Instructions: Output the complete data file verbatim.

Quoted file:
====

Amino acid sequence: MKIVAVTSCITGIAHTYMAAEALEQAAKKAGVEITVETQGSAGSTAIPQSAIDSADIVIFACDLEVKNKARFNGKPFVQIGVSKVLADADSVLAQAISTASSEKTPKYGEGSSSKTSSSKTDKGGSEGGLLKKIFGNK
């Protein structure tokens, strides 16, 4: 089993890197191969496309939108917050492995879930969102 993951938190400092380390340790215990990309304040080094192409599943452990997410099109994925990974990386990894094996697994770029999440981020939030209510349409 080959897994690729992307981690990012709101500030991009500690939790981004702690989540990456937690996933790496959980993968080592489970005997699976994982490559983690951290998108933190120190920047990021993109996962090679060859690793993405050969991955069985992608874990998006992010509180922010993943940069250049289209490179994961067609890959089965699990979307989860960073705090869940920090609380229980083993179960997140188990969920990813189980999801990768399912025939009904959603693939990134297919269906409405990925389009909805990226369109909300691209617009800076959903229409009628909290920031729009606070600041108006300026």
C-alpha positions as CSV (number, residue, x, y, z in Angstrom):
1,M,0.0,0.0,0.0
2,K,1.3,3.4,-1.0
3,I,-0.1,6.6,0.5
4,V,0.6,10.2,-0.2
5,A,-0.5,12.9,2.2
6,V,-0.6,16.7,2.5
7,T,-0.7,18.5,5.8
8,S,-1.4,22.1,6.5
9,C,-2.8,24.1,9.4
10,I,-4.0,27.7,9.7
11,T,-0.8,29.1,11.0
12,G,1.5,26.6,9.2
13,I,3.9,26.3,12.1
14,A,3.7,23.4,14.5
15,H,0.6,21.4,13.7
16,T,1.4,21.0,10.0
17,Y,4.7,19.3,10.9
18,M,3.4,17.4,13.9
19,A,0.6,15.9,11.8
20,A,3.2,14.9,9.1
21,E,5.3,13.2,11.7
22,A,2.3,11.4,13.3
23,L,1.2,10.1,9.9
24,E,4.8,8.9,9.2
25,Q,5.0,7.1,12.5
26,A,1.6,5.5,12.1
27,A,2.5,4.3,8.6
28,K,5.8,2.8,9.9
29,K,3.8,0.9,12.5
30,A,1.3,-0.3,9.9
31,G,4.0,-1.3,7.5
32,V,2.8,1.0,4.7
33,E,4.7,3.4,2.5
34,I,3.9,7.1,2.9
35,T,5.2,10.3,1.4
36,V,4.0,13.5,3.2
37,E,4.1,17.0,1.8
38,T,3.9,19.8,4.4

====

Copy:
Amino acid sequence: MKIVAVTSCITGIAHTYMAAEALEQAAKKAGVEITVETQGSAGSTAIPQSAIDSADIVIFACDLEVKNKARFNGKPFVQIGVSKVLADADSVLAQAISTASSEKTPKYGEGSSSKTSSSKTDKGGSEGGLLKKIFGNK
């Protein structure tokens, strides 16, 4: 089993890197191969496309939108917050492995879930969102 993951938190400092380390340790215990990309304040080094192409599943452990997410099109994925990974990386990894094996697994770029999440981020939030209510349409 080959897994690729992307981690990012709101500030991009500690939790981004702690989540990456937690996933790496959980993968080592489970005997699976994982490559983690951290998108933190120190920047990021993109996962090679060859690793993405050969991955069985992608874990998006992010509180922010993943940069250049289209490179994961067609890959089965699990979307989860960073705090869940920090609380229980083993179960997140188990969920990813189980999801990768399912025939009904959603693939990134297919269906409405990925389009909805990226369109909300691209617009800076959903229409009628909290920031729009606070600041108006300026």
C-alpha positions as CSV (number, residue, x, y, z in Angstrom):
1,M,0.0,0.0,0.0
2,K,1.3,3.4,-1.0
3,I,-0.1,6.6,0.5
4,V,0.6,10.2,-0.2
5,A,-0.5,12.9,2.2
6,V,-0.6,16.7,2.5
7,T,-0.7,18.5,5.8
8,S,-1.4,22.1,6.5
9,C,-2.8,24.1,9.4
10,I,-4.0,27.7,9.7
11,T,-0.8,29.1,11.0
12,G,1.5,26.6,9.2
13,I,3.9,26.3,12.1
14,A,3.7,23.4,14.5
15,H,0.6,21.4,13.7
16,T,1.4,21.0,10.0
17,Y,4.7,19.3,10.9
18,M,3.4,17.4,13.9
19,A,0.6,15.9,11.8
20,A,3.2,14.9,9.1
21,E,5.3,13.2,11.7
22,A,2.3,11.4,13.3
23,L,1.2,10.1,9.9
24,E,4.8,8.9,9.2
25,Q,5.0,7.1,12.5
26,A,1.6,5.5,12.1
27,A,2.5,4.3,8.6
28,K,5.8,2.8,9.9
29,K,3.8,0.9,12.5
30,A,1.3,-0.3,9.9
31,G,4.0,-1.3,7.5
32,V,2.8,1.0,4.7
33,E,4.7,3.4,2.5
34,I,3.9,7.1,2.9
35,T,5.2,10.3,1.4
36,V,4.0,13.5,3.2
37,E,4.1,17.0,1.8
38,T,3.9,19.8,4.4